All New Breath in Angles
Yesterday, Joey and myself hit up Sonics/Hornets on corporate tix. It was a momentous night for highbrow basket-blogging, and more importantly, marked the emergence of Julian Wright. Wright didn't really do shit, at least not anything that will make it into the national media. But he brought about a personal renaissance in me, thus resurrecting Shanoff's prophecy that "Julian Wright will be the most FD player to come out of the 2007 draft."
Wright's fairly buried in the Hornets' rotation, and I can't really disagree with that. New Orleans is stacked with guys who are better than you think, until you forget about them two seconds later. I spent the whole game trying to get a handle on David West, in style and appearance; he seemed to shift shape with each possession, and I don't mean that in a scouting report kind of way. Simmons's line about him was spot-on, but I'll take it one step further: West is underrated because you couldn't keep him stuck in mind if you wanted to. There's Rasual Butler, Bobby Jackson, Mo Pete. . . and they didn't even have Peja.
One sidenote on Chris Paul: I like Deron Williams and all, but Paul is a master in the making. It's the difference between watching Paul Pierce create space for a jumper and getting swept up in Kobe doing the same. If Steve Nash is pure presto, Paul (like Kobe) actually makes you understand the game better. By mining all sorts of wrinkles and quirks you didn't know were there, he gives you some quality time inside superstar cognition. Williams, by contrast, is almost straightforward.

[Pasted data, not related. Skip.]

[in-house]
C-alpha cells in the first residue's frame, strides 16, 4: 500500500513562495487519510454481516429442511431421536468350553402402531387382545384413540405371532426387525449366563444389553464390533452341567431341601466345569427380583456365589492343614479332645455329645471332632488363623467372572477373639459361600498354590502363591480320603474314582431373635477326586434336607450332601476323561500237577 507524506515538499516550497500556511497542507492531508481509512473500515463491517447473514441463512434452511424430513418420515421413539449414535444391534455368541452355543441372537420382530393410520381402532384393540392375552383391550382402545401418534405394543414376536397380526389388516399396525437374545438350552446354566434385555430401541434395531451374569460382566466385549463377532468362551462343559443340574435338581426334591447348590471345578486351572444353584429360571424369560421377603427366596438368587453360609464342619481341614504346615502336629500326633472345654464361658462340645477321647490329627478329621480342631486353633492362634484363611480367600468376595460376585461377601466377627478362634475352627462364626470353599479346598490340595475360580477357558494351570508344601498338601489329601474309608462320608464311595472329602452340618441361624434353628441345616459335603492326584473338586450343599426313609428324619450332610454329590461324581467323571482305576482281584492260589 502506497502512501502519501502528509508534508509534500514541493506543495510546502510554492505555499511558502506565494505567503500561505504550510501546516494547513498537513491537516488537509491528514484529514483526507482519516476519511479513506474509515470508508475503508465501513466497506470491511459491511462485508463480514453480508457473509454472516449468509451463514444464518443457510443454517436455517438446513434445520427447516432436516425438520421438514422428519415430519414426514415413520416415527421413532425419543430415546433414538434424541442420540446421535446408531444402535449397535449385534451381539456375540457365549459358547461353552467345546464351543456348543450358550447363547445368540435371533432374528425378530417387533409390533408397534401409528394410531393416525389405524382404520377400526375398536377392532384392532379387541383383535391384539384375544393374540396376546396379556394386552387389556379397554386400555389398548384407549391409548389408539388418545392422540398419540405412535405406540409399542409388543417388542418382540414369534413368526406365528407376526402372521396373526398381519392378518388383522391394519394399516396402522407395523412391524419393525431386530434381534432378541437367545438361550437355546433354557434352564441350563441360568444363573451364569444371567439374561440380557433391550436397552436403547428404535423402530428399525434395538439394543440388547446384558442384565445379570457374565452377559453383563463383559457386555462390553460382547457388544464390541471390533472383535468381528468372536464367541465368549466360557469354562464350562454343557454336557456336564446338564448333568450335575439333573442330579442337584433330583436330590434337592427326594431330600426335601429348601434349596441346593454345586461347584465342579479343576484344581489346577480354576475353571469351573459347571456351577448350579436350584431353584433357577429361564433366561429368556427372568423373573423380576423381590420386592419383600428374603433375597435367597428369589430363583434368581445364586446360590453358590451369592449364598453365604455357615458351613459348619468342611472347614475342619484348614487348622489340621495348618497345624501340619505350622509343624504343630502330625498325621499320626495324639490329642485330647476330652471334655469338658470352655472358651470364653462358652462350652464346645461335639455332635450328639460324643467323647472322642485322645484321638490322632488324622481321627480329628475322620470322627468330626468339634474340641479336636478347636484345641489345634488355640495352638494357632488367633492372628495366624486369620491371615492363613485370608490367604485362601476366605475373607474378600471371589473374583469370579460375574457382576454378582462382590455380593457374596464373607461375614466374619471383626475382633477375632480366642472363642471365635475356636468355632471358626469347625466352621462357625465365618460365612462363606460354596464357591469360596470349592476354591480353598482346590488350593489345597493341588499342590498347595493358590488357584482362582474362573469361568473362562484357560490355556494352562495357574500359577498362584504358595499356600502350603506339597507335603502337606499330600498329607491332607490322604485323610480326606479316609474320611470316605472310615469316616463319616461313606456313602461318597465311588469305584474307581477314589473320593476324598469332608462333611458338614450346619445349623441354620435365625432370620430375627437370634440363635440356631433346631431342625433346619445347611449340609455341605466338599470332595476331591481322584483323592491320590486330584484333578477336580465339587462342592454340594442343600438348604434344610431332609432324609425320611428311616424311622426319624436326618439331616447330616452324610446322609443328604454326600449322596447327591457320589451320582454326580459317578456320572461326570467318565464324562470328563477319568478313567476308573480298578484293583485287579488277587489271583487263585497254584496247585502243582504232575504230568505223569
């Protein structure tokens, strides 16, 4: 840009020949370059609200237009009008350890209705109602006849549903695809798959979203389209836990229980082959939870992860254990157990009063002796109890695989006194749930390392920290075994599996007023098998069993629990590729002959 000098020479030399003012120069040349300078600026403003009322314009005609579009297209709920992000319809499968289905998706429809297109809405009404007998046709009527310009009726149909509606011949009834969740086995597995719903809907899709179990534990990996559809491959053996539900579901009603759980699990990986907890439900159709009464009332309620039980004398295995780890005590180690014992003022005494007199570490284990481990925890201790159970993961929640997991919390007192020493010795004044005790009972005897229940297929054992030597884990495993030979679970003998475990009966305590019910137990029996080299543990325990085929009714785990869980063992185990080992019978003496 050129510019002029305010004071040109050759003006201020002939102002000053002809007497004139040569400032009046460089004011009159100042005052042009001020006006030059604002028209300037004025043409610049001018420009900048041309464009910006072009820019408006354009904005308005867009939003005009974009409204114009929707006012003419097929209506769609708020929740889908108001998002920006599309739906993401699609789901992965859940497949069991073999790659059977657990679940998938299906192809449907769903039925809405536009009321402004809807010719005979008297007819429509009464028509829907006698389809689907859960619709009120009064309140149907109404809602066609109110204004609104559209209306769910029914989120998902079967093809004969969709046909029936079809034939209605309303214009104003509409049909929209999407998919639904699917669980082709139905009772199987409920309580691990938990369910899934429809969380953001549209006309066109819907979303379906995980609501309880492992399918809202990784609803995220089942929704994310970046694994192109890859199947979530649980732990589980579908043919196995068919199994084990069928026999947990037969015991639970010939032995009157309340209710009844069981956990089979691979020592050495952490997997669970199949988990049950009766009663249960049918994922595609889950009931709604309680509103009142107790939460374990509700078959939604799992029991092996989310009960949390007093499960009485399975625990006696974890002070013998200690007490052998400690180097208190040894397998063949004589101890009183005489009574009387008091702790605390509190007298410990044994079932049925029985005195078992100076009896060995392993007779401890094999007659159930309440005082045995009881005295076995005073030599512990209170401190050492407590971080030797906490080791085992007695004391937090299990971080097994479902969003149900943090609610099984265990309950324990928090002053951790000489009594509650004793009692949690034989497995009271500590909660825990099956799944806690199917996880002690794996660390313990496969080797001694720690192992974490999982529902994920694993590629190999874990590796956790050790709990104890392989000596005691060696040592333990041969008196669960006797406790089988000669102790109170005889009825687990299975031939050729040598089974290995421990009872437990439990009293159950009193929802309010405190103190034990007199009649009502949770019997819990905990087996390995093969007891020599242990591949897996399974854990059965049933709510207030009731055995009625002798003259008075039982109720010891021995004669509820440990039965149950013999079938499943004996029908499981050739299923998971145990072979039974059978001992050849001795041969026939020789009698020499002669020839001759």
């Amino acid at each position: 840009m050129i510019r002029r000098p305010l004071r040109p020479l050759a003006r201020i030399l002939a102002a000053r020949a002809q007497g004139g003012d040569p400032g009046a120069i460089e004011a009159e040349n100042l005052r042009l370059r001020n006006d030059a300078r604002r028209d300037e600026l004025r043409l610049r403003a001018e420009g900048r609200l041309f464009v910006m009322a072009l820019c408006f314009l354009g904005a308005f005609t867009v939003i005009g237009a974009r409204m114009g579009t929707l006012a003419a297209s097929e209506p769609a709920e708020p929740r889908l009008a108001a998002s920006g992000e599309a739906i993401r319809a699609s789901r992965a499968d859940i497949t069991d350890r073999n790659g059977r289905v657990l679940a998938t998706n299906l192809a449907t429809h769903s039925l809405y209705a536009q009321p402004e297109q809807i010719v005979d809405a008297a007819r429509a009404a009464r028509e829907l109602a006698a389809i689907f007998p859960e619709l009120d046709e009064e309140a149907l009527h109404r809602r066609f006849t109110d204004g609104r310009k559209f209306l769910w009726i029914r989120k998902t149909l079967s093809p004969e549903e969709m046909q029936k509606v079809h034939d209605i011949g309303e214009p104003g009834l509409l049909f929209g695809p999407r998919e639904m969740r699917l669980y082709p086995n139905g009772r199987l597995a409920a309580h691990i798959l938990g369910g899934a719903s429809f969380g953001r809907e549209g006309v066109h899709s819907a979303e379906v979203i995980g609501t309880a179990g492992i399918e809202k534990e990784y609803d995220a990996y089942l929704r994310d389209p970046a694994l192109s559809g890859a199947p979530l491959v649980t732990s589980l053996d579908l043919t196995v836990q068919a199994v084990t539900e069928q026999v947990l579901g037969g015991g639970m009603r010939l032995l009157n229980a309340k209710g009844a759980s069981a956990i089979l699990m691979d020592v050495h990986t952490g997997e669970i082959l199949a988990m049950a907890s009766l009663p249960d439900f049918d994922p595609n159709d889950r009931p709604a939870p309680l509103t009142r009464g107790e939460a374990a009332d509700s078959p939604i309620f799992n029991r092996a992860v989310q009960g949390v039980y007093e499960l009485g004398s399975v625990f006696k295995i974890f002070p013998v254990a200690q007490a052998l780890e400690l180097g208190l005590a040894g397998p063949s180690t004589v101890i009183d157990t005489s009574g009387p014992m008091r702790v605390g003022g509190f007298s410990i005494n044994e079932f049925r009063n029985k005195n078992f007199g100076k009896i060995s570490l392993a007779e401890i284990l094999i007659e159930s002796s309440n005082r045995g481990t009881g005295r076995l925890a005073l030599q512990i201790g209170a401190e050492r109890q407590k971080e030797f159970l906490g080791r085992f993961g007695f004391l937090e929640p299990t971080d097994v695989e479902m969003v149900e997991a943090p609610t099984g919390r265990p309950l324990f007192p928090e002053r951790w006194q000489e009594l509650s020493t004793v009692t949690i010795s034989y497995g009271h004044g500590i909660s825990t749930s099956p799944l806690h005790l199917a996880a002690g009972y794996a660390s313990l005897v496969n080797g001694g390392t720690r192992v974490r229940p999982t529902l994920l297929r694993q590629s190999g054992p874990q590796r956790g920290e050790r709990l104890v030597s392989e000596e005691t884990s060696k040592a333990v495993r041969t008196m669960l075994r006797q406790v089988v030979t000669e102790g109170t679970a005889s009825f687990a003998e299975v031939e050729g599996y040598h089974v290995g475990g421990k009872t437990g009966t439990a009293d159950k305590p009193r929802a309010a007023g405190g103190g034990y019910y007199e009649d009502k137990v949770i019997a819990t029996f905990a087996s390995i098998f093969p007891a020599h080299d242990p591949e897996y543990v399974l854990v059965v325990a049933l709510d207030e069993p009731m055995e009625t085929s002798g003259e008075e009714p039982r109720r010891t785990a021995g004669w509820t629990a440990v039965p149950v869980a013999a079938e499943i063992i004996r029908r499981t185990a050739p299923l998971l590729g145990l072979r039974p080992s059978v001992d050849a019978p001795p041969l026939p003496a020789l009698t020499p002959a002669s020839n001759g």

Anyway, back to Wright. I can't even begin to describe how jarring his time on the floor is. He's so active it's silly, without ever submitting to the indignity of hustle: guarding three people at once, going for the steal just long enough to run after rebounds, altogether amped about making the entry pass. Wright's also the most bossy, or maybe just cerebral, third-string rook I've ever heard about. On offensive possessions, he shouts out directions and points furiously about spacing. During free throws, he earnestly confers with guys who actually touch the ball, or even pow-wows with Byron Scott near the bench. True to the scouting report, Wright carries himself like a key player who doesn't even need to matter.
All of which brings to mind my new model for success in the league: overwhelming and almost problematic idiosyncrasy. Why is Josh Smith so coveted? Because he's a shooting guard who leads the league in blocks. What's important about Gerald Wallace? That he's a power forward in a shooting guard's body. This isn't Garnett or Durant's completism; there's no presumption that these guys can do everything. More it's the idea that, if a player is weird enough, teams won't know whether to make them the center of attention or cut them. I believe the euphemism for this is "enigmatic," which is a polite way of saying "confounding."
I don't see why a lesser player like Wright can't cultivate this same quality. If coaches and GMs stay wondering about him, he'll always have a job in this league. Stick the mind of a point guard in the body of a swingman with lumpen forward skills. . . how can you even tell if he's good or bad? This is the kind of thing we usually talk about as a means to change the game, but there's a more practical value to it, for mortals tinged with oddity. The same way that some people got free meals off of armed resistance.
Oh, and also, networks need to get over their fear of missed shots. There are a plenty of misses, especially those on fouls, that are every bit as impressive as the makes. If at least a few highlights or replays are strictly eye candy, why not drop all pretense of goal-oriented activity for at least a minute?